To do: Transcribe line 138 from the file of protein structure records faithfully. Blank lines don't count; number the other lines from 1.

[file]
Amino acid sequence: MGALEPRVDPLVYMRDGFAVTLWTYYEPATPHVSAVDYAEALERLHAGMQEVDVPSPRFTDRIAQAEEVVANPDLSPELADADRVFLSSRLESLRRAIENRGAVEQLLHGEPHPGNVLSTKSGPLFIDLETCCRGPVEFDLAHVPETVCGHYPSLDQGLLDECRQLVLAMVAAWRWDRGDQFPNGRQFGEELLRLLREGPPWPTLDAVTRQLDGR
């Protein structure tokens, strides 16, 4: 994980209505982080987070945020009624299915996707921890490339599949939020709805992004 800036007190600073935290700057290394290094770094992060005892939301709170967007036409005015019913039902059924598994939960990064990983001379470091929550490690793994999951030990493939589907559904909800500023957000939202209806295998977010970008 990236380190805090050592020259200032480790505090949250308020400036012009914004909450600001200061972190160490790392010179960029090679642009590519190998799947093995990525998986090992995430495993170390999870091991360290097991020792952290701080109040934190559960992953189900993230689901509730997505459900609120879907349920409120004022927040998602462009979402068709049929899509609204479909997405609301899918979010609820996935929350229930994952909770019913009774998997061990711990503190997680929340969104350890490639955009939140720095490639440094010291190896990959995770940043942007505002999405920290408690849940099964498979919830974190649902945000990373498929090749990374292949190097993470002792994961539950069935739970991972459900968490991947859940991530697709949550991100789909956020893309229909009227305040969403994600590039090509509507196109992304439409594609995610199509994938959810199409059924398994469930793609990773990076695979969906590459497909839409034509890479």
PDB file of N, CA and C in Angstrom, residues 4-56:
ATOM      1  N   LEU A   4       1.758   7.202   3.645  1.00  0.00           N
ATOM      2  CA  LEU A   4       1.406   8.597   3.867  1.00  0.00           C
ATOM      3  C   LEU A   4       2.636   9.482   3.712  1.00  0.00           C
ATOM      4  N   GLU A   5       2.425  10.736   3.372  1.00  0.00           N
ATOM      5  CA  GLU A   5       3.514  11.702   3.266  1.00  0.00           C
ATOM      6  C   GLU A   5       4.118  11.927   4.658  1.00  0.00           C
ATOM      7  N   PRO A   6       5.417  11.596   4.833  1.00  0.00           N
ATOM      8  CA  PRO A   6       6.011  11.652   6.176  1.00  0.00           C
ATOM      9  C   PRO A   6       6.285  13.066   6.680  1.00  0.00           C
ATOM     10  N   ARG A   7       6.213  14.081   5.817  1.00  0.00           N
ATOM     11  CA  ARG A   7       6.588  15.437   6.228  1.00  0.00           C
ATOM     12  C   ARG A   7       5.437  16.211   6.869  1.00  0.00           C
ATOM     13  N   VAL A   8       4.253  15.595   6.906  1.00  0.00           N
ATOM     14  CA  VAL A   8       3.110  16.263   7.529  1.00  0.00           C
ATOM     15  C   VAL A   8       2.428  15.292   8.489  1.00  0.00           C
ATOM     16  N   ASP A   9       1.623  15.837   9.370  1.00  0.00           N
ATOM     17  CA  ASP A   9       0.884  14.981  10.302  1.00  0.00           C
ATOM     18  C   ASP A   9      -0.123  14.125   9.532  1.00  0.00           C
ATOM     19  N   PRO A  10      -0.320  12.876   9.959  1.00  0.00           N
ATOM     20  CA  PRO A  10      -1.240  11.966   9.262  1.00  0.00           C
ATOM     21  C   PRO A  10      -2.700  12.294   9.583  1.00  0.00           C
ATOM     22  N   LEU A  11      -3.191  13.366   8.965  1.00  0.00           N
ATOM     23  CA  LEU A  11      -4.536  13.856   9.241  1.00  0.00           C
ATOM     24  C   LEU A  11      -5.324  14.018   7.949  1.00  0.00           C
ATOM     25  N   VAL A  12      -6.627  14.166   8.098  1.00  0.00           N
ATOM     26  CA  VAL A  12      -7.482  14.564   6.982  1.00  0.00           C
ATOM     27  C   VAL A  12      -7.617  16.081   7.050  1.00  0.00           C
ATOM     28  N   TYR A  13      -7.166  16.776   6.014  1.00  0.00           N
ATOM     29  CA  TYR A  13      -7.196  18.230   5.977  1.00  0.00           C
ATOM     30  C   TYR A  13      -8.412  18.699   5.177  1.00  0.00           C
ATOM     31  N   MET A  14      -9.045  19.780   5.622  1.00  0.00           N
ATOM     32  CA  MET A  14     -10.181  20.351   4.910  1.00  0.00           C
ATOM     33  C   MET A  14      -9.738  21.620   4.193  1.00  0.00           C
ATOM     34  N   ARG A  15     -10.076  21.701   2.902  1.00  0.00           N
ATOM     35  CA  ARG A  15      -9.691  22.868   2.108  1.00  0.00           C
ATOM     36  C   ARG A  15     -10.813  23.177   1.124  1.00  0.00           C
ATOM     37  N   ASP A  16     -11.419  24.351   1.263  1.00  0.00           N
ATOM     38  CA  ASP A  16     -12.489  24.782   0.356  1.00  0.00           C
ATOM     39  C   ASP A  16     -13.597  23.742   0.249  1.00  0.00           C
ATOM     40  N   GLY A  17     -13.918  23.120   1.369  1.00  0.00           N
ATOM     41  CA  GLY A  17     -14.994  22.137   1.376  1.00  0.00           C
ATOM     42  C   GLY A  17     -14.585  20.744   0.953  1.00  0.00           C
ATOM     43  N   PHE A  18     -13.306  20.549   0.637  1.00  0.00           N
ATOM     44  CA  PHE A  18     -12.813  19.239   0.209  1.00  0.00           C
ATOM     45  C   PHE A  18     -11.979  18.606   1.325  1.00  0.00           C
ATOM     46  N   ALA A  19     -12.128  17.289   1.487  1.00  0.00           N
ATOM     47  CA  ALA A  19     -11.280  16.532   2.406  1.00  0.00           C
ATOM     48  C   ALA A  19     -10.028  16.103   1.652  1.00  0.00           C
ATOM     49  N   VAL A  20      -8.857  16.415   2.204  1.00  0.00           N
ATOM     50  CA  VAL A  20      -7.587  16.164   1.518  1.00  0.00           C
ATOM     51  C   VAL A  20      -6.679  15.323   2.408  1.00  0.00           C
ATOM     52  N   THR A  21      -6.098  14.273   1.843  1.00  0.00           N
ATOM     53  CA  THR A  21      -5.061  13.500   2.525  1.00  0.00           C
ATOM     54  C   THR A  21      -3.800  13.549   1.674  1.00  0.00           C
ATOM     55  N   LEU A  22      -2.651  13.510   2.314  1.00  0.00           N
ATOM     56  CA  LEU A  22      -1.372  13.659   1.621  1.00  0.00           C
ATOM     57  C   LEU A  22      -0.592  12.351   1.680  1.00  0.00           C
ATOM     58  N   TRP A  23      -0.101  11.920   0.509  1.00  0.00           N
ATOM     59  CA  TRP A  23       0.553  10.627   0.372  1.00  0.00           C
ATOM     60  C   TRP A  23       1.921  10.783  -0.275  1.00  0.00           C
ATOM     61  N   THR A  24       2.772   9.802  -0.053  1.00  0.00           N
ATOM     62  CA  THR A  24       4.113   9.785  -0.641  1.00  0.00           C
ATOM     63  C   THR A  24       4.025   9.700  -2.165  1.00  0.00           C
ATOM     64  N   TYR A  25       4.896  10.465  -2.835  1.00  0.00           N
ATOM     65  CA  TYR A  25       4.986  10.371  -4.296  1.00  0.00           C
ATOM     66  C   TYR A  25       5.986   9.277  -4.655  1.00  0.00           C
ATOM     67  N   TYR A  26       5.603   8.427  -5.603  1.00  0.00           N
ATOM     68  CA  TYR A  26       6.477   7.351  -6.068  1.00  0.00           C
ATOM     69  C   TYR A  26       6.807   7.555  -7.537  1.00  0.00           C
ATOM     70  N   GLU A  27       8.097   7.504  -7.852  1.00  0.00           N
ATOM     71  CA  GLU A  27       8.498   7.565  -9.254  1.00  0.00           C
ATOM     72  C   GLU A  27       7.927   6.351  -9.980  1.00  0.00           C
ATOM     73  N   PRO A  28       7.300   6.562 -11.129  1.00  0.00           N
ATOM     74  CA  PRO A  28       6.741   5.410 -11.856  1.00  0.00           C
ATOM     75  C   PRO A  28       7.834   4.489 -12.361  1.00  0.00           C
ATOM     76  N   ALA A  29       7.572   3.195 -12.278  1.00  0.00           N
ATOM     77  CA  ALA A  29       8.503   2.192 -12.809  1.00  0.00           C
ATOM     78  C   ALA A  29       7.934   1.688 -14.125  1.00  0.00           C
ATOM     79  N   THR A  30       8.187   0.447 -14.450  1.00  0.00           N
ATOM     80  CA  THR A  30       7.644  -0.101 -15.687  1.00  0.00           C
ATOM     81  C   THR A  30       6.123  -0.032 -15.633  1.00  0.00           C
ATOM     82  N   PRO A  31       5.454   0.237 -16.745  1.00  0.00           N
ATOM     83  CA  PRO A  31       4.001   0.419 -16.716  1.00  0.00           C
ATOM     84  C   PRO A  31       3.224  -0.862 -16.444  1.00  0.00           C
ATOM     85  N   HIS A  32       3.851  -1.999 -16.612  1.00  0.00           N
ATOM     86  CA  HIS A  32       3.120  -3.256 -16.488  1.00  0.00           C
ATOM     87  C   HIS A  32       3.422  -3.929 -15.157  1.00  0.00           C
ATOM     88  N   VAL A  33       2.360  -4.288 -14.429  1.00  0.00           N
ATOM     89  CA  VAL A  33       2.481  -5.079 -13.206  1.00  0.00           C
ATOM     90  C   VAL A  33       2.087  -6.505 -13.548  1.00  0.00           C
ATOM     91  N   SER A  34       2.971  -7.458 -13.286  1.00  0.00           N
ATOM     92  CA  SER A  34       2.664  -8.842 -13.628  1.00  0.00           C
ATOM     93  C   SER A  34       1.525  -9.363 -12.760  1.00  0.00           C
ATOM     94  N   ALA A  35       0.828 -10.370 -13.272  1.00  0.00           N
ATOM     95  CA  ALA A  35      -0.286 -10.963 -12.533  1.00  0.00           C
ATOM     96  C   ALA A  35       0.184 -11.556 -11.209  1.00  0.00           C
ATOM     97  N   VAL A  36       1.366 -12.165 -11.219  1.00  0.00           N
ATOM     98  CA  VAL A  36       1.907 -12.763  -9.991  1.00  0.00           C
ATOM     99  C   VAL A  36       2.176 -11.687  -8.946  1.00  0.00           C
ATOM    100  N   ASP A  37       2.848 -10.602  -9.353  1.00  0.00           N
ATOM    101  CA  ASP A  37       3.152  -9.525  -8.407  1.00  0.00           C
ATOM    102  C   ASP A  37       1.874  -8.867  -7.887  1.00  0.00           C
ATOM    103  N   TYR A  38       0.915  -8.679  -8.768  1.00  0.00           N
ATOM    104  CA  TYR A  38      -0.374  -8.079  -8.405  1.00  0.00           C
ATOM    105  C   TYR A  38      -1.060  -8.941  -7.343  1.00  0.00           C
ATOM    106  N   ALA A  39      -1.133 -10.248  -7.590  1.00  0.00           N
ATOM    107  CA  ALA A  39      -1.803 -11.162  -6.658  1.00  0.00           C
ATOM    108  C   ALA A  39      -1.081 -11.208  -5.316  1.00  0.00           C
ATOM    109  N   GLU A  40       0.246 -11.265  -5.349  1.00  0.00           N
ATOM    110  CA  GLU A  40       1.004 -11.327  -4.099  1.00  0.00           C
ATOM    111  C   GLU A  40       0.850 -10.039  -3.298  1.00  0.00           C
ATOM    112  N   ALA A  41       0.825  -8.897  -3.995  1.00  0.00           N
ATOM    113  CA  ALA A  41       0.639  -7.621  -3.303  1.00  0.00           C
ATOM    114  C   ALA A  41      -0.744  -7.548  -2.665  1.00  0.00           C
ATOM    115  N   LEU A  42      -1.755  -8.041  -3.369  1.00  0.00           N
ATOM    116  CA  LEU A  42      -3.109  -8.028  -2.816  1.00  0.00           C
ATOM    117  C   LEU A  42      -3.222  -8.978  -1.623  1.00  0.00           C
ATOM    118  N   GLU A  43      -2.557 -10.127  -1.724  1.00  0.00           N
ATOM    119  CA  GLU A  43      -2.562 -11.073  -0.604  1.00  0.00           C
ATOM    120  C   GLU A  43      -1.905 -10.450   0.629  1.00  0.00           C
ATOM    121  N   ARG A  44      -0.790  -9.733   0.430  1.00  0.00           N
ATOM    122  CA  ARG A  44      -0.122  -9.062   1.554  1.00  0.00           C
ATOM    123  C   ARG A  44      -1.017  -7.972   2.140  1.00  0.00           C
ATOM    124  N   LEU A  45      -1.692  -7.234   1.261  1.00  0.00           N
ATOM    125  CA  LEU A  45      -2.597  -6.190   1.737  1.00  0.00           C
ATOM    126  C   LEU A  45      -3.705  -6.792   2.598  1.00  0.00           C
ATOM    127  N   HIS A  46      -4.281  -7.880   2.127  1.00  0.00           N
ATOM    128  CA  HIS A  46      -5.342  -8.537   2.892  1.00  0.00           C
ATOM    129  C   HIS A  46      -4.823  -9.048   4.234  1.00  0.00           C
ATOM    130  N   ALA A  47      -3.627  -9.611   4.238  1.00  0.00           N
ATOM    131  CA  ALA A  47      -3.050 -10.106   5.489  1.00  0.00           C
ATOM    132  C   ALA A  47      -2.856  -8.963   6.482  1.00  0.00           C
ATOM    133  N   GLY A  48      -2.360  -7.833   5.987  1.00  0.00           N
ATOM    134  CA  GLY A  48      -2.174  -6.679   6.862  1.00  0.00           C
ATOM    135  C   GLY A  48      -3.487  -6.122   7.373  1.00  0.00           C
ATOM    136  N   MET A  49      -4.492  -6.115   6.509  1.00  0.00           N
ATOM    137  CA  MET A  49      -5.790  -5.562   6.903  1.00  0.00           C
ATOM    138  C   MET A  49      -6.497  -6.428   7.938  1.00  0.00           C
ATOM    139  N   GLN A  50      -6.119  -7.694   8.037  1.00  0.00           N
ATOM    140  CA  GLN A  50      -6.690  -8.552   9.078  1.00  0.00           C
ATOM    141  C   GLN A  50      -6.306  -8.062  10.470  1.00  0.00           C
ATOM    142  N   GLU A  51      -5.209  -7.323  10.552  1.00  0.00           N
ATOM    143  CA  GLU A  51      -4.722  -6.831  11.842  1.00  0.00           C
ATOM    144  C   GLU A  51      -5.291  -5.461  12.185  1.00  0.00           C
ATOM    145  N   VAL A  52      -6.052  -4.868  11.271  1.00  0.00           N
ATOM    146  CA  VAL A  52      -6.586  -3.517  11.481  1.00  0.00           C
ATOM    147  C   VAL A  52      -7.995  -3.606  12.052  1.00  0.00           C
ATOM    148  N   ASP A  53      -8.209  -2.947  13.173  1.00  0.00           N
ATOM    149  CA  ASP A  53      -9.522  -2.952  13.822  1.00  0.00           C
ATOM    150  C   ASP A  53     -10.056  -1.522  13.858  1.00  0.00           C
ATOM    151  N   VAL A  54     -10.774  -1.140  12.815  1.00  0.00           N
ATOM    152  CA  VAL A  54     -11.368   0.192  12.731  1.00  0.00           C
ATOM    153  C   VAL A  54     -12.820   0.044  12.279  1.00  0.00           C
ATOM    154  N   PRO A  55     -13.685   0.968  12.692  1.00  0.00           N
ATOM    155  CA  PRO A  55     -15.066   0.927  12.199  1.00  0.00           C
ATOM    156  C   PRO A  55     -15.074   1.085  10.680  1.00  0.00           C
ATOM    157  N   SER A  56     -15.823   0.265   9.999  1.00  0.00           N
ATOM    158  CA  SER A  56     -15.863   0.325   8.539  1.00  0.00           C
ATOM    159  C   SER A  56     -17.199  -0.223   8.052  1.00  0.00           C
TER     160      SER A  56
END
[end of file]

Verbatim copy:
ATOM    135  C   GLY A  48      -3.487  -6.122   7.373  1.00  0.00           C